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April 6, 1907


JAMA. 1907;XLVIII(14):1187. doi:10.1001/jama.1907.02520400039006

The efforts recently made in Pennsylvania and Connecticut to secure the repeal of statutes making the vaccination of children a condition of their right to attend public schools recalls the unreasonable prejudice that still exists against this beneficent prophylactic.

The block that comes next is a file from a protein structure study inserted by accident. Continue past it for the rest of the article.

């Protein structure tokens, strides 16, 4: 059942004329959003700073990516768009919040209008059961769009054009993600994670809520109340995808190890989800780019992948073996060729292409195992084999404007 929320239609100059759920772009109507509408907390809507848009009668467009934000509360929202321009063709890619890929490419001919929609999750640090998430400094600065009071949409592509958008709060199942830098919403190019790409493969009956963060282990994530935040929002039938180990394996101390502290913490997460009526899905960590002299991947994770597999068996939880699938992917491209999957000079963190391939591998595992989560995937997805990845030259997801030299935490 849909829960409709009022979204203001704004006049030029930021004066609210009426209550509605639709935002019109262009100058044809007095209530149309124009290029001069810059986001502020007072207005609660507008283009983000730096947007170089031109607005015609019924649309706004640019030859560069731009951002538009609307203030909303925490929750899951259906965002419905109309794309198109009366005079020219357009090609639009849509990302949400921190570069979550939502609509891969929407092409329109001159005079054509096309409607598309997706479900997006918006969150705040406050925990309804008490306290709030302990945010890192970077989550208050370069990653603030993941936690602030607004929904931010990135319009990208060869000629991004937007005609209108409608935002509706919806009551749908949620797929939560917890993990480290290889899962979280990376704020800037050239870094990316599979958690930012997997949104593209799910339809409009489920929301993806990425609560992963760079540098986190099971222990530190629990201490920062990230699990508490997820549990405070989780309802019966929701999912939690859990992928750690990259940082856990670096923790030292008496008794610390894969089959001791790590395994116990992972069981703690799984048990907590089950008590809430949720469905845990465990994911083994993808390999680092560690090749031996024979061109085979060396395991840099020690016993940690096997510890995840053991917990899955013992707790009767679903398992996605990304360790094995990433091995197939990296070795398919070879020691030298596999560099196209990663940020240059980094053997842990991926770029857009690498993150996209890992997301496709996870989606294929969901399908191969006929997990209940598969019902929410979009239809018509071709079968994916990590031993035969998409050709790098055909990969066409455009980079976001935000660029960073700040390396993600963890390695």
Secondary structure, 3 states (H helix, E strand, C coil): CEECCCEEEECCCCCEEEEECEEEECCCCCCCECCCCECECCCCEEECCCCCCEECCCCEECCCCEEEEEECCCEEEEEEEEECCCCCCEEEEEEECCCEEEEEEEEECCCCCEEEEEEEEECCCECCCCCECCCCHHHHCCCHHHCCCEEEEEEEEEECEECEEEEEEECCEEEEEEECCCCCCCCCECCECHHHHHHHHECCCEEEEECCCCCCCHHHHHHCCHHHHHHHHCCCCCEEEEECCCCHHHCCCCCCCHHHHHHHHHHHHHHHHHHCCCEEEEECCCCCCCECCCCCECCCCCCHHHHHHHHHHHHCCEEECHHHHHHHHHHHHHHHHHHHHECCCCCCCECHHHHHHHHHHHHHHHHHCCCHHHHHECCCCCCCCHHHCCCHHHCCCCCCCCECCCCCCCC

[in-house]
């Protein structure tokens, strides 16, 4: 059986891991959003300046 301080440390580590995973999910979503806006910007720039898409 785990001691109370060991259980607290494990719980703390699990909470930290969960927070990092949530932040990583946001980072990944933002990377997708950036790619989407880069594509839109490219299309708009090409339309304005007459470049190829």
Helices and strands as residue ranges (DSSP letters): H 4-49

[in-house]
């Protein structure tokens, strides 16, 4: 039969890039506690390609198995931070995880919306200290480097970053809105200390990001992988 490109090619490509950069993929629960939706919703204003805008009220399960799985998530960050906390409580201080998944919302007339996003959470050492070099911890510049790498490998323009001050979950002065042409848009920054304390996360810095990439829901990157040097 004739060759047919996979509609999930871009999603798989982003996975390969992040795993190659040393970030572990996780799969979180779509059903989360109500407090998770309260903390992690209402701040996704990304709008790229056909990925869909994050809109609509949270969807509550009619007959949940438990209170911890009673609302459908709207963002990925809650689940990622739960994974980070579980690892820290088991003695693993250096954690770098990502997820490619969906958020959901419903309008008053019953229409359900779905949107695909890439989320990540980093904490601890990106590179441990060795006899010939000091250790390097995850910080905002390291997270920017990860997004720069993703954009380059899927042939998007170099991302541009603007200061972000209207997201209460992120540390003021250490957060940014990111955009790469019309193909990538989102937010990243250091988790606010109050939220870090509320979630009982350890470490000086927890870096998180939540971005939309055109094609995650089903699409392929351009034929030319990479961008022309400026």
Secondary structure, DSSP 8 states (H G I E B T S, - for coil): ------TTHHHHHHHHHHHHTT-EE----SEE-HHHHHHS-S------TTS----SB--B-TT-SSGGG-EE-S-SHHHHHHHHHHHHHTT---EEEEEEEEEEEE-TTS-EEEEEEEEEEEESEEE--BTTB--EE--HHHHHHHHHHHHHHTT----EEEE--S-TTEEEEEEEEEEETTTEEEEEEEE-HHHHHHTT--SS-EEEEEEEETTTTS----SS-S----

The opposition to vaccination appears to rest on the fundamental declarations that it is useless and dangerous, and that its compulsory enforcement is an invasion of individual rights. With the evidence now available it would seem that its utility must be conceded, for if there is one measure in preventive medicine that has been demonstrated beyond question it is that vaccination, properly performed, affords protection against smallpox. Individual license to do as one pleases is not an inalienable right, and community life denies the individual that privilege, especially if in so doing he becomes a menace to the public health. By a uniform course of decisions the courts have upheld the